Invensas Corporation, a wholly owned subsidiary of Tessera Technologies, Inc. (Nasdaq: TSRA), announced today that Sandia National Laboratories signed a new license agreement for ZiBond® and Direct Bond Interconnect (DBI®) technologies. With this license Sandia will have access to the most advanced 3D integration technologies available, for use in a wide range of semiconductor applications.
For more than 60 years, Sandia National Laboratories has been the premier science and engineering laboratory in the United States for national security and innovation. Working closely with U.S. government agencies, private industry and academic institutions, Sandia has led the charge to research, develop and deliver essential technologies used to solve many of the nation’s most important security, climate change and sustainable energy challenges.
“The demand for cost-effective, versatile, 2.5D and 3D integration technologies has risen significantly, as research and commercial enterprises seek to expand overall performance and functionality of electronics products,” said Craig Mitchell, President Invensas Corporation. “ZiBond and DBI technologies are currently deployed in leading edge semiconductor products, and we are pleased to now make them available to Sandia, a premier government research institution.”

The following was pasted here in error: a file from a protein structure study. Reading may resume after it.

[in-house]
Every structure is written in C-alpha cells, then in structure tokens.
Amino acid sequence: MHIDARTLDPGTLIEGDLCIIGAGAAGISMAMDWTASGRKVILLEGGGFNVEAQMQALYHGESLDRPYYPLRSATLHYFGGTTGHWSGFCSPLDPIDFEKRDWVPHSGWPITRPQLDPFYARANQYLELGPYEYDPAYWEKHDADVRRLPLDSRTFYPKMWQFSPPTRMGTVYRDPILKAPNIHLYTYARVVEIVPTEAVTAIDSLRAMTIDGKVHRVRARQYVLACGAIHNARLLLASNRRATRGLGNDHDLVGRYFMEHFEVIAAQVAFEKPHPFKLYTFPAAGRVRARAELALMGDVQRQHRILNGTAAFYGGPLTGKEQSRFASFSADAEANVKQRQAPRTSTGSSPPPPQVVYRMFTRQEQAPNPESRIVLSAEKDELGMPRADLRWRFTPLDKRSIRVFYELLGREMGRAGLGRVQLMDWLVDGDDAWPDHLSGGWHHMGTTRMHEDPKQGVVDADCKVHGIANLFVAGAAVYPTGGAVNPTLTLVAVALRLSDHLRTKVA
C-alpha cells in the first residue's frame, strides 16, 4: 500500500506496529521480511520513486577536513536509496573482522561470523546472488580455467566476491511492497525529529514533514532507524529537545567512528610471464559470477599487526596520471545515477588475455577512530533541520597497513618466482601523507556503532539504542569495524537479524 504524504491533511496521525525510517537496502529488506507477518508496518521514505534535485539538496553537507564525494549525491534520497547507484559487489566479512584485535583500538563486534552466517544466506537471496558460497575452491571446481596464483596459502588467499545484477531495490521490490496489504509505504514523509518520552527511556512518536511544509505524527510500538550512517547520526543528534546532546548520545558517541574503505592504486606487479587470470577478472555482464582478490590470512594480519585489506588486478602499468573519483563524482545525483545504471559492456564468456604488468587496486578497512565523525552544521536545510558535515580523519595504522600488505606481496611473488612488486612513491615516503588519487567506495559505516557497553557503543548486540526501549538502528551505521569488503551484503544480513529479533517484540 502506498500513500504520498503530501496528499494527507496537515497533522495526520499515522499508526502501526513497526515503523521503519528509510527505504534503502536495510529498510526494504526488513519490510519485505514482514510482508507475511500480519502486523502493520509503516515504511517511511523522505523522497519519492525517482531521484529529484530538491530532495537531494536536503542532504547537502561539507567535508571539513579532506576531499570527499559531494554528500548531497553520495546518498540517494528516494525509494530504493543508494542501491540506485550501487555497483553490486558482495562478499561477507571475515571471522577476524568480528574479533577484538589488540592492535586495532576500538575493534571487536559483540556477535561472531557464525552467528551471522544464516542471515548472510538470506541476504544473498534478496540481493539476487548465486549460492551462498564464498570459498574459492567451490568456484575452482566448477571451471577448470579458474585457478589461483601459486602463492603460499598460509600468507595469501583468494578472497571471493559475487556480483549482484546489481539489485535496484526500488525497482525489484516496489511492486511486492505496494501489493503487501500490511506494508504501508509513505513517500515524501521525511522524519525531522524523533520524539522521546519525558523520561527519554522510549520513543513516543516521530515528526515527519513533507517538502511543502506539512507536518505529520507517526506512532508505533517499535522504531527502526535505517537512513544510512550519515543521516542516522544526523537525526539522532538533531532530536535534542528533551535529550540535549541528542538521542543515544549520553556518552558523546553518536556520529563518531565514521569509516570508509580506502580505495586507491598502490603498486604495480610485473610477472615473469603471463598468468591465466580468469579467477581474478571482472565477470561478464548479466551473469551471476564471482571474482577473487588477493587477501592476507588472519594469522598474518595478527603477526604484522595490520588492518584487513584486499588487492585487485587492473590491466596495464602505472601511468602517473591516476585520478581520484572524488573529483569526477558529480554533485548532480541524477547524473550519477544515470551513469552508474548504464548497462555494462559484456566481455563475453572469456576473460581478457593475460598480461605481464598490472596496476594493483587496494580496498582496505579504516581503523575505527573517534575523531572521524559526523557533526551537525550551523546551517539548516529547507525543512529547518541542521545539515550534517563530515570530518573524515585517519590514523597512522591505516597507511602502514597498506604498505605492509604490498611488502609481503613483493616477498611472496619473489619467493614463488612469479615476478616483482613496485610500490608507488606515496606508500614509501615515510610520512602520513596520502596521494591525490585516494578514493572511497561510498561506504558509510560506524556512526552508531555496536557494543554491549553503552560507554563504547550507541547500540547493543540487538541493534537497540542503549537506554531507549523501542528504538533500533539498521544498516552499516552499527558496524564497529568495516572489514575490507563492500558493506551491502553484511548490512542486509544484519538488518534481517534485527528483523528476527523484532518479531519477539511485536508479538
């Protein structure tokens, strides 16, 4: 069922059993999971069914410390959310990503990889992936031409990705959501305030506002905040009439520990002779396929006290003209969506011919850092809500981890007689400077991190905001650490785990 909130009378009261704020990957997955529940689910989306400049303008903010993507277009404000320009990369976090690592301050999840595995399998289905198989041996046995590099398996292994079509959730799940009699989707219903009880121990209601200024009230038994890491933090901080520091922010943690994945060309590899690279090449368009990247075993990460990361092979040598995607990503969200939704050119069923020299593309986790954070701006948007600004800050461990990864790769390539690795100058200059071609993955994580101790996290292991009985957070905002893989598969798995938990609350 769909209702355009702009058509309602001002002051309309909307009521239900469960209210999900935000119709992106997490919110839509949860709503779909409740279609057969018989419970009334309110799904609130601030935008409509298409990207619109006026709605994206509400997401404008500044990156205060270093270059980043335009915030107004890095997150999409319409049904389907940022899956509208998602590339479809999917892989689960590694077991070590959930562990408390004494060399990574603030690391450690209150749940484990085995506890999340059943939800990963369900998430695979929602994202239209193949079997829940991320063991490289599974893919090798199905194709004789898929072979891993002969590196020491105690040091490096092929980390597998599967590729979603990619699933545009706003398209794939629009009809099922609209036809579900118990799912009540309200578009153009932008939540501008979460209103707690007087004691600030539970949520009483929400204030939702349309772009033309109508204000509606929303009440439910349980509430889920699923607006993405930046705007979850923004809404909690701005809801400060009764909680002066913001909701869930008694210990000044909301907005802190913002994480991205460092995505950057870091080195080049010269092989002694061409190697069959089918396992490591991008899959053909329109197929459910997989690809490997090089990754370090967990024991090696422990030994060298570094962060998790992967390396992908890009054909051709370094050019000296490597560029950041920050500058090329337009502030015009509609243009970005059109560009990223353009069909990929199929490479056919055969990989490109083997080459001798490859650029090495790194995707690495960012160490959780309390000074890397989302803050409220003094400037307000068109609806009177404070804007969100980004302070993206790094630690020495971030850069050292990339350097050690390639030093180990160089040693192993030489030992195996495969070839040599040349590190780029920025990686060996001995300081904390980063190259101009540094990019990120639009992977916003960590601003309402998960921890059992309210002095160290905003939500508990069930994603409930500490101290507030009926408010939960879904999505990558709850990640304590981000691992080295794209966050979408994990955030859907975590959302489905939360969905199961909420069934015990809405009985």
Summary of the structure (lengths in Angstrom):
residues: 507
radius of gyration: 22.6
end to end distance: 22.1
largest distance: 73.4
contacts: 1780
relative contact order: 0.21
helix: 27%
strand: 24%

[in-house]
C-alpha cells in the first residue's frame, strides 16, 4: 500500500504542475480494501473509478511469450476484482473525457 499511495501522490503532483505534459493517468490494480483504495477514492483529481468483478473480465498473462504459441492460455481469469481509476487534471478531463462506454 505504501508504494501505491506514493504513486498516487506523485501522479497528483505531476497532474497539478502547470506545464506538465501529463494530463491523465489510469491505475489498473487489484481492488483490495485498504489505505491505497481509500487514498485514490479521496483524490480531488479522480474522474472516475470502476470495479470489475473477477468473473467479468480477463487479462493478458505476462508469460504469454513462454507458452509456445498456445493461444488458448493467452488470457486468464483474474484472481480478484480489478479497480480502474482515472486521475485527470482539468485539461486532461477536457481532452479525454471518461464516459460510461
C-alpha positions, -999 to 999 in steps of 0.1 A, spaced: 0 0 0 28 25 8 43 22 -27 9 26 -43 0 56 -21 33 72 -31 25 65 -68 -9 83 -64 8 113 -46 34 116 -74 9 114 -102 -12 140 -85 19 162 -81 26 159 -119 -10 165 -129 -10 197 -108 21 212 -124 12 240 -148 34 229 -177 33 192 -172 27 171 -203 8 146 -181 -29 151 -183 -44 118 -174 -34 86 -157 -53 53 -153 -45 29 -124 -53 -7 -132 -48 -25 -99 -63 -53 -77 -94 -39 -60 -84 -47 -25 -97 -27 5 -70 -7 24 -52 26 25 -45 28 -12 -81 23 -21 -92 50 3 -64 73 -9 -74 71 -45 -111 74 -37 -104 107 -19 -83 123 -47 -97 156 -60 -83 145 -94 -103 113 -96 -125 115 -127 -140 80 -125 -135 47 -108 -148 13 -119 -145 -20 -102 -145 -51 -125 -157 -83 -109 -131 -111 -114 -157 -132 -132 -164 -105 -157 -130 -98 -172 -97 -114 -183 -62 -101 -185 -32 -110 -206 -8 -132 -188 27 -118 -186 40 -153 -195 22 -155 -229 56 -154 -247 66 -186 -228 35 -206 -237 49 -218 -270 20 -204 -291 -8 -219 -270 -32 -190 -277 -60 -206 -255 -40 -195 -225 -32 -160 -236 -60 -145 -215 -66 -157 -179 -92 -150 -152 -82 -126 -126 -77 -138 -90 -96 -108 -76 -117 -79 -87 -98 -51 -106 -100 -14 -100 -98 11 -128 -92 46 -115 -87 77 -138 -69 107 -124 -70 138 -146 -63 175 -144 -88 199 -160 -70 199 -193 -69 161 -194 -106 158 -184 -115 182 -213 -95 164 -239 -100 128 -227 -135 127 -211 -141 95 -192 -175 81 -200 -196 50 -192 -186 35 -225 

ZiBond is a low-temperature homogeneous bonding technology, that enables room temperature die or wafer-level 3D integration, without the need for the application of external pressure. DBI is a low temperature, hybrid bonding technology with integrated electrical interconnects, that offers the industry’s finest pitch and lowest cost-of-ownership 3D interconnect platform.
Both ZiBond and DBI deliver the fastest bonding throughput currently available in the industry, resulting in up to a 15x increase in wafer bonding throughput. Both technologies offer the thinnest available 2.5D and 3D semiconductor assemblies, while reducing wafer warpage, increasing reliability and improving thermal performance. Additionally, low processing temperatures significantly reduce equipment and process cost for high volume manufacturing.